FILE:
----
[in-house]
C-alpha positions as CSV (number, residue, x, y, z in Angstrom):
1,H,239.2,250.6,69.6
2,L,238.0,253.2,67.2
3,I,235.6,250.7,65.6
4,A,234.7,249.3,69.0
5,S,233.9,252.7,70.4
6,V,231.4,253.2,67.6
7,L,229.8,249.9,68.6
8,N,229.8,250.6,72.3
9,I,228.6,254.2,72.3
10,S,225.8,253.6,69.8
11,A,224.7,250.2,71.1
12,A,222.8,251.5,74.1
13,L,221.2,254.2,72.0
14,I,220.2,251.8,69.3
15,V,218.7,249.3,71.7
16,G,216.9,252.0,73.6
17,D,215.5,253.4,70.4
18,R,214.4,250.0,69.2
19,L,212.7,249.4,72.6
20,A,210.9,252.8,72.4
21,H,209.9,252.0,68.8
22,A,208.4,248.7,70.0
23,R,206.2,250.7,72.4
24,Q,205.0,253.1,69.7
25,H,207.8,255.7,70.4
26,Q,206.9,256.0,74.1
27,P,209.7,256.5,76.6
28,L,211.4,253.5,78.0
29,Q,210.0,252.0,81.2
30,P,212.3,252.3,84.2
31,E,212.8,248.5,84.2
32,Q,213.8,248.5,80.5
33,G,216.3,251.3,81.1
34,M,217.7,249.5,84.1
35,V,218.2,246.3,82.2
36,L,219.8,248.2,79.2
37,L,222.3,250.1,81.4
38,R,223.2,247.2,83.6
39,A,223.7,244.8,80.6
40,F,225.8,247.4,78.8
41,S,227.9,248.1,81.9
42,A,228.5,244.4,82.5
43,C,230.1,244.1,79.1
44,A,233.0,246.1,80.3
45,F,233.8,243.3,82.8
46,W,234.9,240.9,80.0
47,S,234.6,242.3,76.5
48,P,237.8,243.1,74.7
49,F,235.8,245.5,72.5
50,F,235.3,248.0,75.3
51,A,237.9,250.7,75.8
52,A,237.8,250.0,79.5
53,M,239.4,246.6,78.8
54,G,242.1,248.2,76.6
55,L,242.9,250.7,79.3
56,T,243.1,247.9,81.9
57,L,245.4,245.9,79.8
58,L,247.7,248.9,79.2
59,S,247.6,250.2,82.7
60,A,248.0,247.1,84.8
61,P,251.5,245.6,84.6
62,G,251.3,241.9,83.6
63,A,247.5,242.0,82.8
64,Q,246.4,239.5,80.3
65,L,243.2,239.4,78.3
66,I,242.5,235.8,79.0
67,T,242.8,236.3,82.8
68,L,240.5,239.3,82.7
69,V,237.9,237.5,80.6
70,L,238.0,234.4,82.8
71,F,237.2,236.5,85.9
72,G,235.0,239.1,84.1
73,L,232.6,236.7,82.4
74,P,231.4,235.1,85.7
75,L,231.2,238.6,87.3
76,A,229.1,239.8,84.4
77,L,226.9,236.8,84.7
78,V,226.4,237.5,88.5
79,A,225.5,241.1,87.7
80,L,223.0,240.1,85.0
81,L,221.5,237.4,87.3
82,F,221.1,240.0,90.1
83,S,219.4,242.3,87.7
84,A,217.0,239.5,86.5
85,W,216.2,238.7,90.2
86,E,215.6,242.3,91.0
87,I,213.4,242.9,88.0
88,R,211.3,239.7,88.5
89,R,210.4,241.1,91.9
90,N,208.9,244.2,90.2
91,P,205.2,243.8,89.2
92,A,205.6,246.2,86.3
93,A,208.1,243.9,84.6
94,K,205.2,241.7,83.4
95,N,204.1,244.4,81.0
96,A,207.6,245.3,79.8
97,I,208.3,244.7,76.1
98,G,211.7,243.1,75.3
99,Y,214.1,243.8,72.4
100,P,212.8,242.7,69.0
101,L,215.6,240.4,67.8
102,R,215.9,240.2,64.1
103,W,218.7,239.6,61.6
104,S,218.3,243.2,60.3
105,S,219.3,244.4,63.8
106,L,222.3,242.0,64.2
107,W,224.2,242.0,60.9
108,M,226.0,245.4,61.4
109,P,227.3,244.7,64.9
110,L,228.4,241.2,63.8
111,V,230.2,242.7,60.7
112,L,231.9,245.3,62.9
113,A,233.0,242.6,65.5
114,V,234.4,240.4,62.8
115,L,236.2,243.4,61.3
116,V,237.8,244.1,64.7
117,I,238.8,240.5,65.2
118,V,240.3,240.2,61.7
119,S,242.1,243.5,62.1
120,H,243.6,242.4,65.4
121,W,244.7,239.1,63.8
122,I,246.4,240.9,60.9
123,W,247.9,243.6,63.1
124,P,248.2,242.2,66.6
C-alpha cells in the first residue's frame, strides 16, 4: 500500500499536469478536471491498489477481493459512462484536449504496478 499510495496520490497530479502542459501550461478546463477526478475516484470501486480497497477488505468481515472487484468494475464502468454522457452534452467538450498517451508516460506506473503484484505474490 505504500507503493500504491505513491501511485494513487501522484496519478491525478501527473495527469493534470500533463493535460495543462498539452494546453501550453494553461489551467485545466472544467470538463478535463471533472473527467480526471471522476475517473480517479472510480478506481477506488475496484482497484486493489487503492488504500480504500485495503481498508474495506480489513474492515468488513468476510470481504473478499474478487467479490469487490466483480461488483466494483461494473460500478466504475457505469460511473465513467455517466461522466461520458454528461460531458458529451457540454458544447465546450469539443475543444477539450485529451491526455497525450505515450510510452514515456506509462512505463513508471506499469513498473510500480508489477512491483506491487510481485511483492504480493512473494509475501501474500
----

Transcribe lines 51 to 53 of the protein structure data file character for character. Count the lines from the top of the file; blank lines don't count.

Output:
49,F,235.8,245.5,72.5
50,F,235.3,248.0,75.3
51,A,237.9,250.7,75.8